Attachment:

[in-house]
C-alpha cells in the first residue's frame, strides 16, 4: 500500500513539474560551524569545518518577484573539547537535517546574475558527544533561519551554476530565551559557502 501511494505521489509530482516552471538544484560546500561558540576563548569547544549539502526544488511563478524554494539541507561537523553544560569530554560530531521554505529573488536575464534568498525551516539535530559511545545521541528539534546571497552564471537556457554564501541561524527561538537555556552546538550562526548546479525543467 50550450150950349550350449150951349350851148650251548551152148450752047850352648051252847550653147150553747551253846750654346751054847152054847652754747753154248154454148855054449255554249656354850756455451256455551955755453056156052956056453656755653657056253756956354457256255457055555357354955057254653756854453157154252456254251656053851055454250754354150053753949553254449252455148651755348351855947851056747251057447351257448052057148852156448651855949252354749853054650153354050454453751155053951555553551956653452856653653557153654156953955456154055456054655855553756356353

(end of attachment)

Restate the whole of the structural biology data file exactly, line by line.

[in-house]
C-alpha cells in the first residue's frame, strides 16, 4: 500500500513539474560551524569545518518577484573539547537535517546574475558527544533561519551554476530565551559557502 501511494505521489509530482516552471538544484560546500561558540576563548569547544549539502526544488511563478524554494539541507561537523553544560569530554560530531521554505529573488536575464534568498525551516539535530559511545545521541528539534546571497552564471537556457554564501541561524527561538537555556552546538550562526548546479525543467 50550450150950349550350449150951349350851148650251548551152148450752047850352648051252847550653147150553747551253846750654346751054847152054847652754747753154248154454148855054449255554249656354850756455451256455551955755453056156052956056453656755653657056253756956354457256255457055555357354955057254653756854453157154252456254251656053851055454250754354150053753949553254449252455148651755348351855947851056747251057447351257448052057148852156448651855949252354749853054650153354050454453751155053951555553551956653452856653653557153654156953955456154055456054655855553756356353